Let’s get this out of the way immediately: Timespinner bears a striking resemblance to Castlevania: Symphony of the Night. The level layout, the tight controls, the map… it all feels incredibly familiar. It’s a comparison that flatters Timespinner, but that isn’t to say that Lunar Ray Games’ four-year endeavour to bring its game to market hasn’t proven worthwhile. This is a Metroidvania game by way of Chrono Trigger, where our protagonist Lunais — a Time Messenger — is sent back in time to prevent her family and her people from being wiped out by an evil emperor.
To do so, she wields a couple of floating orbs which can be hammered in the direction of foes. Exploration yields further orbs of differing attack types — blade, fire, and so on — and each orb levels up with use, alongside Lunais herself. There are eighty enemies to battle across the various 2D landscapes, though a number of these are just reskinned versions in the past and present. They each have their own attack patterns which is impressive given the size of the menagerie, but Lunais’ abilities aren’t limited to just hurling balls at them. A special charged attack is granted by equipping various artefacts you come across, be it a massive sword which can smash down on multiple enemies or swirling bolts of energy that can be unleashed across the screen.
Additionally — and crucial to your progression across the hundreds of screens making up the realm — Lunais has the ability to stop time. Not only does this allow her to freeze enemies in place and get behind them to attack them, it also allows her to turn them into stepping stones, using their petrified bodies as a makeshift bridge to vault across a chasm or up an otherwise inaccessible shaft. Early on, this ability is required so scarcely that you’ll likely forget you even have it. That is, until you find yourself completely stuck and realise you need to freeze a bat in position so you can grab an out-of-reach ledge. In the later stages it becomes a necessity when reams of knights, mallet-wielding giants, technomages and snipers with lasers roam vast corridors, just lining up to kill you.
The game’s difficulty hits peaks and troughs unevenly throughout, the middle portion feeling particularly bereft of challenge before you hit the final third. It isn’t unenjoyable though, and the controls are responsive enough to make you feel fully to blame for the majority of missed double jumps or mistimed attacks which land you in hot water; if you die, save points are scattered generously throughout so you won’t need to backtrack too much. Airborne Familiars are on hand to aid you on your quest too, whether through attacking enemies or healing you — and whichever flapping friend you choose can be controlled by a second player which is a nice touch.
The game would benefit from significant tightening up, both around the introduction of its interfaces and its sprawling levels. In the first case, aside from a flurry of control explanations many of the menus are left for you to discover. I didn't even notice I was obtaining quests until I completed one. Similarly, much of the stats system is left unexplained. Even by the end I was struggling to understand what impact Will, Luck and Fortitude had on Lunais, or whether I should prioritise one over another. Side quests are included but these are the epitome of grindy fetch or kill quests. They aren’t particularly interesting but they’re also not difficult to achieve as part of your main mission. The characters you meet along the way offer a humanitarian counterpoint to the constantly respawning screens of foes, but again it doesn’t feel like enough is done with them. With the levels, there are plenty of instances where the back and forth between areas and time periods is done over barren land devoid of anything other than basic pixel landscapes. Later passive items help speed things along (literally) but until that point you’ll become very familiar with each area’s quirks. In fairness, the past and present are represented distinctly and even the areas within them are easily recognisable, important given the amount of time you’ll be hitting time portals to fast travel.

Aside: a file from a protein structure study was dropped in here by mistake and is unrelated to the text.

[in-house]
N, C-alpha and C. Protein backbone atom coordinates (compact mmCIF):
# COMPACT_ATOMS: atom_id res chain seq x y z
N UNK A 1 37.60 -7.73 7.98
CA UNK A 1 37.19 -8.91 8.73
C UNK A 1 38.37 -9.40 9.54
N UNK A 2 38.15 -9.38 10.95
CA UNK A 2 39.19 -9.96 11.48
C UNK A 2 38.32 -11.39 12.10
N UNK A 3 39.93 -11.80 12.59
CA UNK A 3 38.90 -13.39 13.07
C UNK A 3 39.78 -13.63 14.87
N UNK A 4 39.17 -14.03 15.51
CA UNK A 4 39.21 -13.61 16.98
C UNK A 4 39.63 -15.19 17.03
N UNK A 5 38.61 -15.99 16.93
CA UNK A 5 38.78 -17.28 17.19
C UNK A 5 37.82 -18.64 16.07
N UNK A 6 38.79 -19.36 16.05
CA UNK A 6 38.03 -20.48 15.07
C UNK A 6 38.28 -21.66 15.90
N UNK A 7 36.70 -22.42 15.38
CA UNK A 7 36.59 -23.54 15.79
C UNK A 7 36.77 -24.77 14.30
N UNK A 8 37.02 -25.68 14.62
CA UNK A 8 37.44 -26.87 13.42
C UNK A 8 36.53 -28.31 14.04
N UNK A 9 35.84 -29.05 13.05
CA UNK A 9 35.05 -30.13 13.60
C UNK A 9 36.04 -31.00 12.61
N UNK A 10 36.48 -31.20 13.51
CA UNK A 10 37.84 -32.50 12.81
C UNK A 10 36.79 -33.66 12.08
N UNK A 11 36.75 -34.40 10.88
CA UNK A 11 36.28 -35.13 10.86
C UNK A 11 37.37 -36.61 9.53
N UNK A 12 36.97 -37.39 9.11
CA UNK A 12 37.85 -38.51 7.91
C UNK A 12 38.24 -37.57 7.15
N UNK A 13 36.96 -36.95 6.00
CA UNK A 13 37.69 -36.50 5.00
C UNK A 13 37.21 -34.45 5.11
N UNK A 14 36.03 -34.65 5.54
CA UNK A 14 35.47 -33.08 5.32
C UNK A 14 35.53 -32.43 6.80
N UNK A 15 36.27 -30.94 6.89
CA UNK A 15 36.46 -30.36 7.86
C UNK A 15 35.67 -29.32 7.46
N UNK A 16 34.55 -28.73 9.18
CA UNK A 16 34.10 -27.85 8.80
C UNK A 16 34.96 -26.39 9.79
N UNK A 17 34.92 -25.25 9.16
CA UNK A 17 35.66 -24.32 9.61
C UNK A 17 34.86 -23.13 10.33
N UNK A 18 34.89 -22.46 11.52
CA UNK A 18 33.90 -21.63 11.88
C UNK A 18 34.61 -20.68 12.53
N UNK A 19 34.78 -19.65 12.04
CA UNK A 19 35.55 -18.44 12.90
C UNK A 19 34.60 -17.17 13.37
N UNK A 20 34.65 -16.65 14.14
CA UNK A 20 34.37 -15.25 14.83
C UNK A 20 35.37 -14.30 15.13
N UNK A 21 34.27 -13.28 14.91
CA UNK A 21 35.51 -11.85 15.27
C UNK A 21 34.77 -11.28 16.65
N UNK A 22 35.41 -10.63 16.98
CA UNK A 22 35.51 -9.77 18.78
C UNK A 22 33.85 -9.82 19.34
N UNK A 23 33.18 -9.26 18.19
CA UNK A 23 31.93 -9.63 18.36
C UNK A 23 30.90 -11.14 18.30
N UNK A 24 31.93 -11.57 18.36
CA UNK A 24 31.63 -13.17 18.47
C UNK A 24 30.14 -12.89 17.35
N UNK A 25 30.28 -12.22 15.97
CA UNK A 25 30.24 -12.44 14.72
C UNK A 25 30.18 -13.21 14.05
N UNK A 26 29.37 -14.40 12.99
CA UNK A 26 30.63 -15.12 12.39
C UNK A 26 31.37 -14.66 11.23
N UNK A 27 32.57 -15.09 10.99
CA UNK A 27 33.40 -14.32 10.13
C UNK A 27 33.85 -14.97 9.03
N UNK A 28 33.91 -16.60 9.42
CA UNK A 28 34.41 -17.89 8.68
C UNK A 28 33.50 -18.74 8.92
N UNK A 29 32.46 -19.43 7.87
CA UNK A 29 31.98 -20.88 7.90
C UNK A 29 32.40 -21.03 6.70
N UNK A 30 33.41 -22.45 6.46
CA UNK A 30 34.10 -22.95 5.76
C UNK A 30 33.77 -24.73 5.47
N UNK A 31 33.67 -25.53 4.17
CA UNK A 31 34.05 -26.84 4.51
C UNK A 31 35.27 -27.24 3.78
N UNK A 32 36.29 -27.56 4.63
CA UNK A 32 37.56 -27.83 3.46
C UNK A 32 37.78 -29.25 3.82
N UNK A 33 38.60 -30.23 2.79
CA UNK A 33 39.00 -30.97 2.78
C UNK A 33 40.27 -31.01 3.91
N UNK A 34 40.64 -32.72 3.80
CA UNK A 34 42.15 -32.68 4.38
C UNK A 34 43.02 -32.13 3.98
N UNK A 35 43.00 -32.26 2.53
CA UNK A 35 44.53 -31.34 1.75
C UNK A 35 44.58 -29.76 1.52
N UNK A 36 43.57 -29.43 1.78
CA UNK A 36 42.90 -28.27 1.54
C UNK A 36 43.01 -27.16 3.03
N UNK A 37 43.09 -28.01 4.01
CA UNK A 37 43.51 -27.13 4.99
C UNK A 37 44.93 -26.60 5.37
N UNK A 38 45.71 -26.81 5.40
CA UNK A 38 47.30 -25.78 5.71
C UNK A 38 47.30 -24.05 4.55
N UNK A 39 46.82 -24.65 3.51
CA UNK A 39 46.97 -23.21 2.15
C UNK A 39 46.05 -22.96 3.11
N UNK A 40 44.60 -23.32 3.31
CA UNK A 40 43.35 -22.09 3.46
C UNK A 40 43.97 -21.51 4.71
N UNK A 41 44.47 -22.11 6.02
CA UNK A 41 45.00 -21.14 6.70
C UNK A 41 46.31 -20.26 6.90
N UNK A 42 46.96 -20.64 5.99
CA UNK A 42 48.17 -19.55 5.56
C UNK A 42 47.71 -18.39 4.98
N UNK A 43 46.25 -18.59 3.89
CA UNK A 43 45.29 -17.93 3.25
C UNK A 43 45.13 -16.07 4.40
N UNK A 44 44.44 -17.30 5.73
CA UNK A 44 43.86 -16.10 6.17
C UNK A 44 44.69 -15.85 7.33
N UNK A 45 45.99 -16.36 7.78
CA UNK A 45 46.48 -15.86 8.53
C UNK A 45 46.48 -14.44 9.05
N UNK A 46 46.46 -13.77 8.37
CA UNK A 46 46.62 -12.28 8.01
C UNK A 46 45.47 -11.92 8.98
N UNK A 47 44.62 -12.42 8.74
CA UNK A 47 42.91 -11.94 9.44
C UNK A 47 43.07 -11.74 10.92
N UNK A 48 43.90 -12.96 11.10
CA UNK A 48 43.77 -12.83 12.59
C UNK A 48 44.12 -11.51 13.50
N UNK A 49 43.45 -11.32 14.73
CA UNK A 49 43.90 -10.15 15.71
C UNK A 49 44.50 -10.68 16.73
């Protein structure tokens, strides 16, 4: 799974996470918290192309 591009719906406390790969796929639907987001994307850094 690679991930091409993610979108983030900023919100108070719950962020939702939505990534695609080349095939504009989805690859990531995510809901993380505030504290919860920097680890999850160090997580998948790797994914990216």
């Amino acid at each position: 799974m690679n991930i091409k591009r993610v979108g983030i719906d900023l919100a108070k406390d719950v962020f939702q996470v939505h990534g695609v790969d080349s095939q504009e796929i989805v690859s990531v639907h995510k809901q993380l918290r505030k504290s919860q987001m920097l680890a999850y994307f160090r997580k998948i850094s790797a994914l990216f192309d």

Lunais is typical of many blue-haired characters found in SNES RPGs, but she’s likeable enough even if the game’s writing doesn’t fully bring out her personality. Instead, the source of the peril the game puts her in is revealed via memory fragments left by her mother, which slowly builds a picture of Lunais and her clan. Further information about the present day situation is downloaded from terminals, and the oft-trodden story of mankind performing feats outside of the natural order and using the results to take control of the world can feel a little bland at times. It doesn’t help that the time-hopping, different clan names and who slighted whom at which point becomes hellishly tricky to unpick. You may be forgiven for ignoring it and getting on with smashing the heck out of enemies to get to the next boss — these bigger encounters are one of the game’s highlights and the game isn’t stingy with them. Additionally, Timespinner does do its best to push the main story points into the open; a couple of twists later on prove entertaining enough to justify the world building that comes before.
Timespinner may not be the most original Metroidvania title you’ll come across, but with a pulsing and varied retro soundtrack adding an arcade feel to the action as it ramps up significantly towards the end, you’ll be compelled to see it through.
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